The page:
S. Africa College to be Government University
Catholic Herald Correspondent
THE British Government and officials of Pius XII Catholic University College, Roma, Basutoland, have agreed on a new charter making the college a nondenominational university run by the British Government.
The new university—known as the University of Basutoland. Bechuanaland and Swaziland — includes a Catholic college run by the Oblates of Mary Immaculate (Canadian Province) who. with the backing of the South African Hierarchy, founded the original college for Africans in 1945 with six students.
In 1955 the University of
South Africa gave Pius XII College the status of an associated college. In the next five years the campus grew from 50 to 100 acres and the enrolment to 167.
After 1960, the governments of the High Commission Territories gave full support to the college's teacher-training programme, extension courses were set up for Basutoland and the College began residential courses in public administration to help local government development.
The College's role as the university of the High Commission Territories grew as it became clear that there would no longer be a place for students from the territories in the educational system of 'he Republic of South Africa.
Chief representative for the British Government on the drawng up of the new charter was Sir Douglas Vealc. former Registrar sif Oxford University. and who nelped develop Uganda's Makerere University. Under the charter: I. The territorial governments will share costs (each student must be subsidised) and control.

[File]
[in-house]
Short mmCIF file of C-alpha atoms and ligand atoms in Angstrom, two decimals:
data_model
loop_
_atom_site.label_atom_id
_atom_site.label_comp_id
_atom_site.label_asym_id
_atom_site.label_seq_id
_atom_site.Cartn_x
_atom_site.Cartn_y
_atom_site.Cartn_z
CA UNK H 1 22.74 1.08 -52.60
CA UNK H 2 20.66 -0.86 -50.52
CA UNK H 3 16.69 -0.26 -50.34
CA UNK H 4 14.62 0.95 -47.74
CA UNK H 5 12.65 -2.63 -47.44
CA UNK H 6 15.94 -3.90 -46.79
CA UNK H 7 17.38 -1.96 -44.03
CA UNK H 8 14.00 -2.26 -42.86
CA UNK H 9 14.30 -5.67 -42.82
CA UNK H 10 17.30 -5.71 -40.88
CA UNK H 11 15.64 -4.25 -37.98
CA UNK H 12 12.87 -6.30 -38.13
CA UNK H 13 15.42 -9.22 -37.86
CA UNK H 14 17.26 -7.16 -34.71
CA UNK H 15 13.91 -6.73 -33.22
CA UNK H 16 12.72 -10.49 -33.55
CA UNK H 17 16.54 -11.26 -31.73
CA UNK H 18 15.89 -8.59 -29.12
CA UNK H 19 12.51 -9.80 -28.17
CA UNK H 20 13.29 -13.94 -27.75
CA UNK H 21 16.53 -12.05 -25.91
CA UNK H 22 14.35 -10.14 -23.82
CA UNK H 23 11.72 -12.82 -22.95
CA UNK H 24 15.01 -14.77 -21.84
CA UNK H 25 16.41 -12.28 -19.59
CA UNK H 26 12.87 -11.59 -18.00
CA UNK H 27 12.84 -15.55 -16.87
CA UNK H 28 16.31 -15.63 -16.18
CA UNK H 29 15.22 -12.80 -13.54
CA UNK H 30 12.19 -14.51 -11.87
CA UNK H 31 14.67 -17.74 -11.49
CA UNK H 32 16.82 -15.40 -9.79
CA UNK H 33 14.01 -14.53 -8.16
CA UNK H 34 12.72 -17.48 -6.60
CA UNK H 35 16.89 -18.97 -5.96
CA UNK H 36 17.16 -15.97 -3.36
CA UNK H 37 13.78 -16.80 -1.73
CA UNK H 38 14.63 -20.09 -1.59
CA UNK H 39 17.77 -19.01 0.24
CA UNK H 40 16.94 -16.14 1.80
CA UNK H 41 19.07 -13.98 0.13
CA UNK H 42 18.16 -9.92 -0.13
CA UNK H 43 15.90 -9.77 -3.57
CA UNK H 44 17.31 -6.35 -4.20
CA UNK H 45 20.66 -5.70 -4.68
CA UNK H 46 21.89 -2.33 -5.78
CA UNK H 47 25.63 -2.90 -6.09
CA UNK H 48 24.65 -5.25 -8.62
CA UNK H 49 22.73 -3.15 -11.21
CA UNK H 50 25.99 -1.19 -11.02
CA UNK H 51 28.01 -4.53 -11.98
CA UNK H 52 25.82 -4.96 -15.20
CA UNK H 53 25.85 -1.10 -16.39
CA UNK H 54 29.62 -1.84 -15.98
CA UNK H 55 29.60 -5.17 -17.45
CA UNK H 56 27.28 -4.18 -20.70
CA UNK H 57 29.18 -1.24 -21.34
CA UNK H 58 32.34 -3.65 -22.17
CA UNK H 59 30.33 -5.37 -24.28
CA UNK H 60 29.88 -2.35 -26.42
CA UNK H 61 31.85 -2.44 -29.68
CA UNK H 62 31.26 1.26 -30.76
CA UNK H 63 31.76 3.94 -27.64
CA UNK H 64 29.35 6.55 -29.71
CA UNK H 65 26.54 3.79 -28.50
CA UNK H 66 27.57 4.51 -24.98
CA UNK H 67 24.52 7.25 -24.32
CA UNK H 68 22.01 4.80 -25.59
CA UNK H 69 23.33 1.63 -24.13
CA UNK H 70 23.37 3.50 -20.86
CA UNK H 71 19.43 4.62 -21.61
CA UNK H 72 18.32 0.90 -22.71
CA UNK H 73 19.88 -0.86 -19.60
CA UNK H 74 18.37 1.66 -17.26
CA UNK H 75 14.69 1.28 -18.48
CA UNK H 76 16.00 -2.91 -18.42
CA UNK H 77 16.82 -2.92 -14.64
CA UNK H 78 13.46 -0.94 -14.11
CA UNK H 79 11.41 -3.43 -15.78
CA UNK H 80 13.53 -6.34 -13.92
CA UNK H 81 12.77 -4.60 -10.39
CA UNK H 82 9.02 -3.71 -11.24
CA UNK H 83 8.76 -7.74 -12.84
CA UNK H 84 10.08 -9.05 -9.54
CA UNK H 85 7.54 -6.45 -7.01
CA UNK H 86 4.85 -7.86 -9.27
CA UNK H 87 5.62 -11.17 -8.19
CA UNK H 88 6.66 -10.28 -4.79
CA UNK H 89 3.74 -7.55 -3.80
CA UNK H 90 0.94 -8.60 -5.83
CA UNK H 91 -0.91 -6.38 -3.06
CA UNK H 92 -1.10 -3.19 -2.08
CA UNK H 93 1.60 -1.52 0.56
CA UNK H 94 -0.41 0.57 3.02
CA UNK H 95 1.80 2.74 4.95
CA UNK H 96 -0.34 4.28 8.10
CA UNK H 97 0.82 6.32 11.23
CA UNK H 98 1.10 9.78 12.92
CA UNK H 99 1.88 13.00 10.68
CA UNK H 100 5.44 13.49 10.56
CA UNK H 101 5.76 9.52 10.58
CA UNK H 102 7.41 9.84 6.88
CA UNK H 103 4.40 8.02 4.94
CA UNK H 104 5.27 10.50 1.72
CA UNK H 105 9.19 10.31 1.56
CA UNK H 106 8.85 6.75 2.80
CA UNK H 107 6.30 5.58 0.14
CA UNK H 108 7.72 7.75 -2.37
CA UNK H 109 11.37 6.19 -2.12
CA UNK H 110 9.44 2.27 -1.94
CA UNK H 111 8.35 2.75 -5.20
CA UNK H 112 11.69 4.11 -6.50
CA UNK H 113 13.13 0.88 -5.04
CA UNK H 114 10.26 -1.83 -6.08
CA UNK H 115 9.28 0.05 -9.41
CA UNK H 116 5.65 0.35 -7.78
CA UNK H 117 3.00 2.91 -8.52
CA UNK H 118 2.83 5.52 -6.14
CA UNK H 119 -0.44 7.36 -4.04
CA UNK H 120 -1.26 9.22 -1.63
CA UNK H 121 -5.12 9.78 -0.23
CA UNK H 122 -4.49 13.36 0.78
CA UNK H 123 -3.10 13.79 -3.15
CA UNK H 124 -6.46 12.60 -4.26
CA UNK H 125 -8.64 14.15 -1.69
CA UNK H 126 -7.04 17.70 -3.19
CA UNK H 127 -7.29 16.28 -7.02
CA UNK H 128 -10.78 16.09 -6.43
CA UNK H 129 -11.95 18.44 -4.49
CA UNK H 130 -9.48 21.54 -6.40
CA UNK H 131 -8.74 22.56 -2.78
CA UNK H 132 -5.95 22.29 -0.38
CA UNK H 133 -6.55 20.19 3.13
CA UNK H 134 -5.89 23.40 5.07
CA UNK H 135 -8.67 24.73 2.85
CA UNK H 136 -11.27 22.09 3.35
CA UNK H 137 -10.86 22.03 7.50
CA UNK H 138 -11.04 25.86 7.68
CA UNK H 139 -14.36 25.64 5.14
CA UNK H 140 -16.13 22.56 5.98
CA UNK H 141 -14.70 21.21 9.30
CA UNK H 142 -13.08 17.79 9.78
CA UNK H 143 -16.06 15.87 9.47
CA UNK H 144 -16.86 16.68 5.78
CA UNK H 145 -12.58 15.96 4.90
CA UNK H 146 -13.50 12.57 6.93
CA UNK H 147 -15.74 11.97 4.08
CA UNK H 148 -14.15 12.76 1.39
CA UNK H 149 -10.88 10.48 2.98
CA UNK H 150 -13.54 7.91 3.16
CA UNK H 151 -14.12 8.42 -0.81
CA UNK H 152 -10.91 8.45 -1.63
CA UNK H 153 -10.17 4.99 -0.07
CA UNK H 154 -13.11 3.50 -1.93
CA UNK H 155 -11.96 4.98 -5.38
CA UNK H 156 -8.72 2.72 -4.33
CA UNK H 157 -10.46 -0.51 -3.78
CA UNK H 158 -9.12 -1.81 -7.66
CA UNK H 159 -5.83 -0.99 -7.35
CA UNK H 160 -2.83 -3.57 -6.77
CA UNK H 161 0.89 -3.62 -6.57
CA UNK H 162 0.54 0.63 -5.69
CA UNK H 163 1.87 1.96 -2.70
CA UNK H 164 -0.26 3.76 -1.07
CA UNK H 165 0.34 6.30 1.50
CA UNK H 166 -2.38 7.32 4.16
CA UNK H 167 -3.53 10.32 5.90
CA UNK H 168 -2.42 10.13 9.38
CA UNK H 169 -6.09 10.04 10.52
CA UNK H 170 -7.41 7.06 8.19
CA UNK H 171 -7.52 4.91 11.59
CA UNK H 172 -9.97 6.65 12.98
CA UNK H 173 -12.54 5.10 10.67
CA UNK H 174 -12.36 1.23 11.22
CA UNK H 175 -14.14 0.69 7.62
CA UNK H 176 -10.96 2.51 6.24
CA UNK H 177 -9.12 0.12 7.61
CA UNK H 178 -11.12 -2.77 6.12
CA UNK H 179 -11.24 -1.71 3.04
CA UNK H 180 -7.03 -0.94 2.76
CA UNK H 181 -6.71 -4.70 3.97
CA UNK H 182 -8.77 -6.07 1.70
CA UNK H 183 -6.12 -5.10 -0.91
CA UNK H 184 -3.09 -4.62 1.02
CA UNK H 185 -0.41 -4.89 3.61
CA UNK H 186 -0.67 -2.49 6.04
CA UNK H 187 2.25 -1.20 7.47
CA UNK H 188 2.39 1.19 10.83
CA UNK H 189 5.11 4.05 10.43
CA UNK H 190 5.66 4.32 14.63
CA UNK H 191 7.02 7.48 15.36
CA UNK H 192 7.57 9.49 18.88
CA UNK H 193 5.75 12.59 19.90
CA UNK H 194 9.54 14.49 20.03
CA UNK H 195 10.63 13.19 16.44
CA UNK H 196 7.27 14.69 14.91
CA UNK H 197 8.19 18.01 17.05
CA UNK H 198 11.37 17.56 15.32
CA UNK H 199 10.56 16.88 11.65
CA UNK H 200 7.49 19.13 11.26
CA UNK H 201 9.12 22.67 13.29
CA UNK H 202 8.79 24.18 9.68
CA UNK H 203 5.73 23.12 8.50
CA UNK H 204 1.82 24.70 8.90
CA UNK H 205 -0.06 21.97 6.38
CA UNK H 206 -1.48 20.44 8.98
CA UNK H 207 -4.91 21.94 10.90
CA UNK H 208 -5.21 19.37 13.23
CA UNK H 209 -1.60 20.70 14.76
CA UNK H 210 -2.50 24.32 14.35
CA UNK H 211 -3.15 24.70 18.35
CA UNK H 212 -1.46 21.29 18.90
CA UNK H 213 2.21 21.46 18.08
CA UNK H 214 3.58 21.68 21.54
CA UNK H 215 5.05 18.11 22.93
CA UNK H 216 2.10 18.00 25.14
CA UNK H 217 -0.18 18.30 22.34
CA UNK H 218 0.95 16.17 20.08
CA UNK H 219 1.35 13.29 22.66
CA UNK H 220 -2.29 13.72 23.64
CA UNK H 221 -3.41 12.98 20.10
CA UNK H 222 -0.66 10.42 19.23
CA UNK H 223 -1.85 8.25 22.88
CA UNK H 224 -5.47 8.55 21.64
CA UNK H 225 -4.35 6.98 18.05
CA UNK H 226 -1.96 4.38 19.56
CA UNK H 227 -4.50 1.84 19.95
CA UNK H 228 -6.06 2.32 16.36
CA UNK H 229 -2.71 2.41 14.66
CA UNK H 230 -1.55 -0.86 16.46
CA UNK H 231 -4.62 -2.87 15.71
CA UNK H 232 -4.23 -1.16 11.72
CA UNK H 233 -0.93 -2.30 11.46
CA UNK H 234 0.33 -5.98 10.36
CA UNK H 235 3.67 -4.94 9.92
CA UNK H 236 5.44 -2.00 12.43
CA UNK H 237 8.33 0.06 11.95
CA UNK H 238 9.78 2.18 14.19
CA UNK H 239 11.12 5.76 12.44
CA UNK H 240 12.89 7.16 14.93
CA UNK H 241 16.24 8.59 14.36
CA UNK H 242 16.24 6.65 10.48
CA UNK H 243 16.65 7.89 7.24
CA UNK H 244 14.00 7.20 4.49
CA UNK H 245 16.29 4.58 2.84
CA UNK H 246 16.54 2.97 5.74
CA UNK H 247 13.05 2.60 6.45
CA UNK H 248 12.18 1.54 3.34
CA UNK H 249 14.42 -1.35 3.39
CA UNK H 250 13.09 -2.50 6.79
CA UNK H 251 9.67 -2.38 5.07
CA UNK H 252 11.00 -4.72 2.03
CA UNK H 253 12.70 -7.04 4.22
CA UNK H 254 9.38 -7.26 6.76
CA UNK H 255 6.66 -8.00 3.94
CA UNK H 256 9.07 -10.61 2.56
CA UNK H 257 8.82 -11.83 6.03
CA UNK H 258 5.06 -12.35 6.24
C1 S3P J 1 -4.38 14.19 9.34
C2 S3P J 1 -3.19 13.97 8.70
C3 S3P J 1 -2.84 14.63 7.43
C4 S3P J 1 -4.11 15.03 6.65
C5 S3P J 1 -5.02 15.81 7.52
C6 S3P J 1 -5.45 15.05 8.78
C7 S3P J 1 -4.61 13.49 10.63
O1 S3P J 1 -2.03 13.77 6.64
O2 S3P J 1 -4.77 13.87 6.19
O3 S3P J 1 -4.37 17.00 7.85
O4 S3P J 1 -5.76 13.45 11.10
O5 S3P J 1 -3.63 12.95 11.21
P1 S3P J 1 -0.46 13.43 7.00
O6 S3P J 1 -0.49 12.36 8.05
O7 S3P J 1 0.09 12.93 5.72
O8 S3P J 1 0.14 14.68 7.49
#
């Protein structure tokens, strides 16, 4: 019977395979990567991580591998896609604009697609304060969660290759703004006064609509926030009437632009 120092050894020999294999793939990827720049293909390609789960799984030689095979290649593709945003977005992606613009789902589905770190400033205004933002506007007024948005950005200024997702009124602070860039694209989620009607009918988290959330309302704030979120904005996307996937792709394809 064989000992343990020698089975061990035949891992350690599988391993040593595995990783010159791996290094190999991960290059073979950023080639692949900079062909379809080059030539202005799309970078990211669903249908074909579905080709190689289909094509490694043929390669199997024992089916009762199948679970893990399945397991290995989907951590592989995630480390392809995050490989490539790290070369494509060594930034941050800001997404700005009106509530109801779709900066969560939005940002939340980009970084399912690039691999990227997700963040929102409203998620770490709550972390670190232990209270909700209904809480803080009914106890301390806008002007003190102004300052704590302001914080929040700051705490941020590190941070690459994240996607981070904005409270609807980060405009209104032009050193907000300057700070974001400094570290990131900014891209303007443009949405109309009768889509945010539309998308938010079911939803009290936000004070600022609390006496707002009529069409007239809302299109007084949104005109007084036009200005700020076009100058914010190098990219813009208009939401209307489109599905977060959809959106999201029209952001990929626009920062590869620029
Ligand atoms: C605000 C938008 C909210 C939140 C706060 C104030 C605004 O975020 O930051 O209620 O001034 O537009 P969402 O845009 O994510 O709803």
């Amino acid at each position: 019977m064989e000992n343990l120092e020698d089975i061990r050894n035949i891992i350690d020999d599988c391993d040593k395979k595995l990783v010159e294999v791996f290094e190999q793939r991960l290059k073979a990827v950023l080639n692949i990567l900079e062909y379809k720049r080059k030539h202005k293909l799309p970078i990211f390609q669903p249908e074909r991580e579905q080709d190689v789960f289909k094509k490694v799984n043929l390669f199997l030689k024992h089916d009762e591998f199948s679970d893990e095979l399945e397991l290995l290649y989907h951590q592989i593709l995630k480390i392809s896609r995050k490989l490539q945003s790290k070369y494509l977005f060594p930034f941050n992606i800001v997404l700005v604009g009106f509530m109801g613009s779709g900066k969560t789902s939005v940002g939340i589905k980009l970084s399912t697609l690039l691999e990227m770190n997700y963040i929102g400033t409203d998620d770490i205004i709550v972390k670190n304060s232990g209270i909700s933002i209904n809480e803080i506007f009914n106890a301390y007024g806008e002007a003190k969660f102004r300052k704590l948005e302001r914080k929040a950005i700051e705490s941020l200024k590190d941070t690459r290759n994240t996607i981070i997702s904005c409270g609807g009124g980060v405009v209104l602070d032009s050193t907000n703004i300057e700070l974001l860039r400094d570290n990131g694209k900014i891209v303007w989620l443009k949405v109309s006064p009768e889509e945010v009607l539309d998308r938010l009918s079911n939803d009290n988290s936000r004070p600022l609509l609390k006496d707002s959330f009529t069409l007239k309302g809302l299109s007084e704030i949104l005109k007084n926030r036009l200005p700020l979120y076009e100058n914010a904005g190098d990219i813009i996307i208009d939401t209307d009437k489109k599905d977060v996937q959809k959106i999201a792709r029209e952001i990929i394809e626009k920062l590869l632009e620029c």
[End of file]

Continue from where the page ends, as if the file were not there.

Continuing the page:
2. St. Pius XII College remains as a college within the university and run by the Oblate Fathers.
3. The superior and administrator of the college are ex offico members of the university council, 4. The Catholic Church has a permanent right to a Chaplaincy. 5. Readerships in Catholic Theology and in philosophy are to be maintained at the University for Catholics nominated by Pius XII College.
6. The College has the right to set up, with its own funds, a Catholic Centre and Catholic hostels and to sponsor lectureships in such "critical" areas as economics, political science. psychology and sociology and any other academic subjects which the church may, now or later, consider specially important.
Building of the Catholic Centre is planned for 1964.
Basutoland, pop. 697,000: Bechuanaland, pop. 288.000, and Swaziland. pop. 266,000, all border to a greater or lesser extent on South African Territories. All three are known as British High Commission Territories.
An American missionary priest, Fr. Walter Maxey, has started a rent-a-carabao service for his Filipino parishioners. Carahaos (water-buffalos) are the only motive power able to negotiate the mud during the rainy season. The parish credit union, which Fr. Maxey earlier set up, now has 14 buffalos available to local farmers.